OTTAWA – Co-operative housing providers are being given a multi-million-dollar financial boost by the federal government to help thousands of low-income tenants stay in their homes.
The minister in charge of the federal housing file says co-ops will be able to pay off the federally backed, high-interest mortgages they signed decades ago with no penalty.
Social Development Minister Jean-Yves Duclos says the government will provide $150 million over four years to federally funded co-ops and non-profit housing providers to help them pay off their federal loans, allowing them a chance to test the private market for mortgages at vastly reduced rates.
For a place like Winnipeg’s Village Canadien, the move will save the co-op about $50,000 a month in interest payments.
The previous Conservatives government promised the money in the 2015 budget, but deferred the spending until this year.
Duclos, in a speech Saturday to co-op housing providers in Hamilton, said the funding should reduce their expenses, let them use private capital to finance repairs and become self-sustaining and not reliant on federal funding to keep operations afloat.
The 40- and 50-year mortgage agreements captured in the announcement were signed between housing providers and the Canada Mortgage and Housing Corp., in the 1970s and 1980s and came with interest rates of up to 13 per cent.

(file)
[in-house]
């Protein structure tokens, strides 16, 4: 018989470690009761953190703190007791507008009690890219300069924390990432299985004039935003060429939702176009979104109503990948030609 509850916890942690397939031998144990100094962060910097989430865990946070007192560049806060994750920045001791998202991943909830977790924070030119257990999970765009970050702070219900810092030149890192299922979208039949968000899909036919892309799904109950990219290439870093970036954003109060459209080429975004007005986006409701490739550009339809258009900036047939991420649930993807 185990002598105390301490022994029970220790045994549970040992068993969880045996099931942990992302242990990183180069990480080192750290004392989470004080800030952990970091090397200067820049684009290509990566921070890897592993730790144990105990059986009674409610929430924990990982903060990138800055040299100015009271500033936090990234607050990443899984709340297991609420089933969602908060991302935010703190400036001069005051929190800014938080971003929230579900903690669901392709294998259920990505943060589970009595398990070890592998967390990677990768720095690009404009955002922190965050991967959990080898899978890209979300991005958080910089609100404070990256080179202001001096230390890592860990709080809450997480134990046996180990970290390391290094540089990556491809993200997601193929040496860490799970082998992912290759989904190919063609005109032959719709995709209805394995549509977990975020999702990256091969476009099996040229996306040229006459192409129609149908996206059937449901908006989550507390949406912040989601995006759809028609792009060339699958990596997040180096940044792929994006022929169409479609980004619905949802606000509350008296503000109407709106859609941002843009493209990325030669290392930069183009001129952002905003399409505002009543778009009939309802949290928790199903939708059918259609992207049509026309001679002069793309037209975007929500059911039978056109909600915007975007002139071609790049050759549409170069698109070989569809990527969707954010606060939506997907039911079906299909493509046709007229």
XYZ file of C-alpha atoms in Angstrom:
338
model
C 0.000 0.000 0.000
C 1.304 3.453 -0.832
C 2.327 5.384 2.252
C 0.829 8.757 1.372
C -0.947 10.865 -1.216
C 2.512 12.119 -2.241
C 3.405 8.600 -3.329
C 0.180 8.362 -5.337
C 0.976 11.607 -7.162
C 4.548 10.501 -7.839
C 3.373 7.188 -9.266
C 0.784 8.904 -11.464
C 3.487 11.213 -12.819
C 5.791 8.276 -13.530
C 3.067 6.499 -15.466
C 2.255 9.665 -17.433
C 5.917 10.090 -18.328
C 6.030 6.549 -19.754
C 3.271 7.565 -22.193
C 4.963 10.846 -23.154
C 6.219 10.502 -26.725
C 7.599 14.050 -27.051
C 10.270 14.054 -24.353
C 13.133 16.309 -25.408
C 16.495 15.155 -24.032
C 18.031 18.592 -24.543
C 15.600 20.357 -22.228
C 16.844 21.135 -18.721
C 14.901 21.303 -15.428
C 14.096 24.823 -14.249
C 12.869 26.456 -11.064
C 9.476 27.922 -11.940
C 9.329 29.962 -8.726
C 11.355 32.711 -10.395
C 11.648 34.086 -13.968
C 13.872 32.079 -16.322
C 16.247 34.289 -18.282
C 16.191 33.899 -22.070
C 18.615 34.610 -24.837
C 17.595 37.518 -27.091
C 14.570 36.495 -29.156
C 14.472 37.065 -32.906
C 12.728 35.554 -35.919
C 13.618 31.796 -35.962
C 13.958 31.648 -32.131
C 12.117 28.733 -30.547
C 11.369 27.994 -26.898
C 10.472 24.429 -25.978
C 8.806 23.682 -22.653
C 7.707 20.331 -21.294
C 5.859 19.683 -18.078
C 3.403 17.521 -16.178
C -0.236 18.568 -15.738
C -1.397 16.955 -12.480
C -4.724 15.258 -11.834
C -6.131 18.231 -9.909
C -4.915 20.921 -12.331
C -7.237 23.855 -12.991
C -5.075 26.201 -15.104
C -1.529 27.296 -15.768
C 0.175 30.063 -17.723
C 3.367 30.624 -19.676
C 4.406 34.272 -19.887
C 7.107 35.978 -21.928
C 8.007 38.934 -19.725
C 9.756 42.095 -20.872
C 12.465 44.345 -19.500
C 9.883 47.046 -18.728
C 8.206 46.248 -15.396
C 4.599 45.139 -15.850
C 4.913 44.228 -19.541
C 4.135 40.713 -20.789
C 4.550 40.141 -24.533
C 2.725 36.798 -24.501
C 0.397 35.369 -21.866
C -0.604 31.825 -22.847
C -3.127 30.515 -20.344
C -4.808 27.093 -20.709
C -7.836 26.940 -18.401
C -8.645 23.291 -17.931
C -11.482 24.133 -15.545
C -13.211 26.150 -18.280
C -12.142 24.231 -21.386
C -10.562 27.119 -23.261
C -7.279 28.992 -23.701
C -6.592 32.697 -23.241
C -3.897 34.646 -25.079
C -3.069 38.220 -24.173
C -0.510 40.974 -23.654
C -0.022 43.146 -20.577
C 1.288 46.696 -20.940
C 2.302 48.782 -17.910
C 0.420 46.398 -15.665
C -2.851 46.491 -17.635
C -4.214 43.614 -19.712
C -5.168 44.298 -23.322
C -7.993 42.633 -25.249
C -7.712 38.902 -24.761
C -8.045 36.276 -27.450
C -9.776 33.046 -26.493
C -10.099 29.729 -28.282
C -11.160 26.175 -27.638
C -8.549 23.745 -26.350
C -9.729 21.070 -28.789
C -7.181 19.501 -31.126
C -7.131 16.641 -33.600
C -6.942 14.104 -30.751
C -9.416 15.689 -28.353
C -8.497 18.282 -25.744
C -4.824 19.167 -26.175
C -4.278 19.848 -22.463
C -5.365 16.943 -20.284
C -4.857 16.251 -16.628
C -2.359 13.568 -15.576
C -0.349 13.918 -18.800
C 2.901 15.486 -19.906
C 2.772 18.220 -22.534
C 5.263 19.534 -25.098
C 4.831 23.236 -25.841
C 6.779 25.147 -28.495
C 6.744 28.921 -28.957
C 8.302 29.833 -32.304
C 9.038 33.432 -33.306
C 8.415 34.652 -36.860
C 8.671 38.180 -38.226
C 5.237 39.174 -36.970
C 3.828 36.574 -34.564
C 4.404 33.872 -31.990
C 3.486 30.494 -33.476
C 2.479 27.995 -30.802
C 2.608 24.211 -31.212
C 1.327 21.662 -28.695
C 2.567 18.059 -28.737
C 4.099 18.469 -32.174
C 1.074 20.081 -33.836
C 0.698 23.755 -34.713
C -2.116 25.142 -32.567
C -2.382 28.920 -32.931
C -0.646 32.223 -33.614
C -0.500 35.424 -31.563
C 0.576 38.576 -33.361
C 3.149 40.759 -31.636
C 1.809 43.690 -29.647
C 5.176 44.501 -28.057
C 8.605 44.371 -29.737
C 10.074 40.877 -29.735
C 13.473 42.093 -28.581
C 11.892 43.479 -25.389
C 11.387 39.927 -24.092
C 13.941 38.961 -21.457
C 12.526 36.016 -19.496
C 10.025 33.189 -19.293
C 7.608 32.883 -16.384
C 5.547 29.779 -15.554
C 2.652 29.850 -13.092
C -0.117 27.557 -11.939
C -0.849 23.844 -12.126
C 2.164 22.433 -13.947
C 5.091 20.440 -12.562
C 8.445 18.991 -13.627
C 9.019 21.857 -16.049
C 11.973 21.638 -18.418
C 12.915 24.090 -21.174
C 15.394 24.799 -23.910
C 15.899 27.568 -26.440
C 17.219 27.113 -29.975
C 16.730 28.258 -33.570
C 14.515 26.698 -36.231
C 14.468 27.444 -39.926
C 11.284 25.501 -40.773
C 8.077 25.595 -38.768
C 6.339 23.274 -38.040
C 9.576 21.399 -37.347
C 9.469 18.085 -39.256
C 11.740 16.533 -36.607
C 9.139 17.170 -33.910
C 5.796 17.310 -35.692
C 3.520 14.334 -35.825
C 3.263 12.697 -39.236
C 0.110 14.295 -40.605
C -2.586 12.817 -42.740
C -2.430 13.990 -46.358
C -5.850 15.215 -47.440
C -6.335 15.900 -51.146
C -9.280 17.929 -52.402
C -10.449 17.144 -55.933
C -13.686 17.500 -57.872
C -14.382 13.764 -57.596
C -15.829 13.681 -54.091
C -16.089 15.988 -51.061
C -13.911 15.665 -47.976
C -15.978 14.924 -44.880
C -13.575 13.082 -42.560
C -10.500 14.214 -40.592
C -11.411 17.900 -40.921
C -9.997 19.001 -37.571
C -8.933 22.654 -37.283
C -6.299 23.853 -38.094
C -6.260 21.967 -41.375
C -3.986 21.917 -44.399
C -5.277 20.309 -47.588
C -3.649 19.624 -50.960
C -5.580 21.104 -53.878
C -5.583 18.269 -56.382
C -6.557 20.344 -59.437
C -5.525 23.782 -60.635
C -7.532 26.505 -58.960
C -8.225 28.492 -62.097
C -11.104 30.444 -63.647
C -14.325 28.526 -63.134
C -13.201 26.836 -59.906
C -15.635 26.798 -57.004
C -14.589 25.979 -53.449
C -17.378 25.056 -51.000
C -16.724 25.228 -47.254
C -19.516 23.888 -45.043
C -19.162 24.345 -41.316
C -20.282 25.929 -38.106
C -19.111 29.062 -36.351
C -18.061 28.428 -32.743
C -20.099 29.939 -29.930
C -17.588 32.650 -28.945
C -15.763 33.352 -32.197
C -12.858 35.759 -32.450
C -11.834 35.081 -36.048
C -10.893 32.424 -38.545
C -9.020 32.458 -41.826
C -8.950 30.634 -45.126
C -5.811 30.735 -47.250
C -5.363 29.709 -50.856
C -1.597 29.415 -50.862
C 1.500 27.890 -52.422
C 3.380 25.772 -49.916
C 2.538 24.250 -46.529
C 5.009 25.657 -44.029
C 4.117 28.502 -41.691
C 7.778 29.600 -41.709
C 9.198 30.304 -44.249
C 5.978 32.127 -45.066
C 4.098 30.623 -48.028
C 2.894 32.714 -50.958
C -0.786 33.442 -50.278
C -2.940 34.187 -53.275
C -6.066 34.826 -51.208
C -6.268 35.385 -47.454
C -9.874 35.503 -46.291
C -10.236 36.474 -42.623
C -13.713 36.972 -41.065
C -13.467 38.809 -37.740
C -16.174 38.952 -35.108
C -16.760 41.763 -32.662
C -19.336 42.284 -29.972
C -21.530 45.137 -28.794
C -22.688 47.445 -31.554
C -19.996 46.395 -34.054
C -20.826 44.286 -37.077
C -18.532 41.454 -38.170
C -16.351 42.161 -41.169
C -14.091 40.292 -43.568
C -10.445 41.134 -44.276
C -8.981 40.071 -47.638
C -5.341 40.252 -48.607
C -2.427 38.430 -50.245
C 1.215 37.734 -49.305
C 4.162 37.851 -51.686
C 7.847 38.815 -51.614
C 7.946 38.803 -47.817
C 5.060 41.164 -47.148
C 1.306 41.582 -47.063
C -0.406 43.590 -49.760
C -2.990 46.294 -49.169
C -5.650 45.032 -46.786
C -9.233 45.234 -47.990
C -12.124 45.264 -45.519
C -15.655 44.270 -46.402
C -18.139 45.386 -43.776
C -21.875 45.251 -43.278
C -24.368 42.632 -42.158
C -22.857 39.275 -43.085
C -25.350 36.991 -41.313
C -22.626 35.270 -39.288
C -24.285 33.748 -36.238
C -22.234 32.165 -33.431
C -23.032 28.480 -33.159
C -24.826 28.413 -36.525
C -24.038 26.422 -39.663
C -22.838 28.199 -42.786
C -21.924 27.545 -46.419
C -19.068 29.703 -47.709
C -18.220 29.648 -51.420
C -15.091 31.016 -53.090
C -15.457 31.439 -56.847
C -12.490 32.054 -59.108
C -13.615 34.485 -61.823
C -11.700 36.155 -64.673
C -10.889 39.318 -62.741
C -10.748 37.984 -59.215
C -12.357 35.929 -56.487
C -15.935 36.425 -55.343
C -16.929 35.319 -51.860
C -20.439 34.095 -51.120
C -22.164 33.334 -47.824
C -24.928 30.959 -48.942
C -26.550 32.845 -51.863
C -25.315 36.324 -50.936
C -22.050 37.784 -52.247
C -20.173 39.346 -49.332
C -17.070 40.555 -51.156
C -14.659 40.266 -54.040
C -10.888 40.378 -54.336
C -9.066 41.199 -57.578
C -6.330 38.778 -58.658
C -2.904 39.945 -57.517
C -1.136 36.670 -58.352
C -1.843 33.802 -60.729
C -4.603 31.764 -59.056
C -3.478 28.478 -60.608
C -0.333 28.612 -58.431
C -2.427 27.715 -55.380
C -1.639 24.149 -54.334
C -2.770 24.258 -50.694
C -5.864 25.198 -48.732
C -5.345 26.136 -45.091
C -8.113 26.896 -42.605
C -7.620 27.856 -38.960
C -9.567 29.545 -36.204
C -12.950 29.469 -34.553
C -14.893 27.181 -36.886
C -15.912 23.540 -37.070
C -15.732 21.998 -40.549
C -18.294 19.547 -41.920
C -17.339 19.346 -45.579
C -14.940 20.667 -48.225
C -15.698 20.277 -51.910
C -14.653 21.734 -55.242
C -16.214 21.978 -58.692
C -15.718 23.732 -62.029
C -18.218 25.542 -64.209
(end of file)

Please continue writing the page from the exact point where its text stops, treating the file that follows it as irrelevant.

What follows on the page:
Some providers have found the prepayment penalties are more than the cost of their interest payments.
The government plans to use $30 million from the affordable housing money set aside in its first budget to renew funding agreements that have expired since April 1 and those that are set to expire before the end of March 2018.
“Thousands of low income, co-op residents are going to sleep a lot easier,” said Nicholas Gazzard, executive director of the Co-operative Housing Federation of Canada..
“Right now, there’s a lot of nervousness out there in housing co-op land. People who have been living securely in their housing for many years are suddenly worried that they won’t be able to afford to stay there.”
The Liberals first budget put $2.3 billion into affordable housing initiatives over the next two years to buy the government time to work on a long-term housing strategy for the country that takes into account the complex web of shelters, transitional housing, co-op housing, social housing, rental units and market housing.
The housing strategy is expected to be a key agenda item when Duclos and his provincial and territorial counterparts meet at the end of the month in Victoria. Final details on the plan are expect later next year.
Gazzard said his group wants to see federal and provincial governments provide more income assistance to low-income, or fixed-income tenants like seniors and those with disability issues so co-op housing providers could focus funds on managing properties instead of income subsidies.
“We want the co-ops to be self-sustaining. The co-ops themselves want to be self-sustaining,”he said. “What’s not sustainable, though, is the provision of affordable rents to low-income people. That, we believe, is a government assistance duty and the government should pick that up.”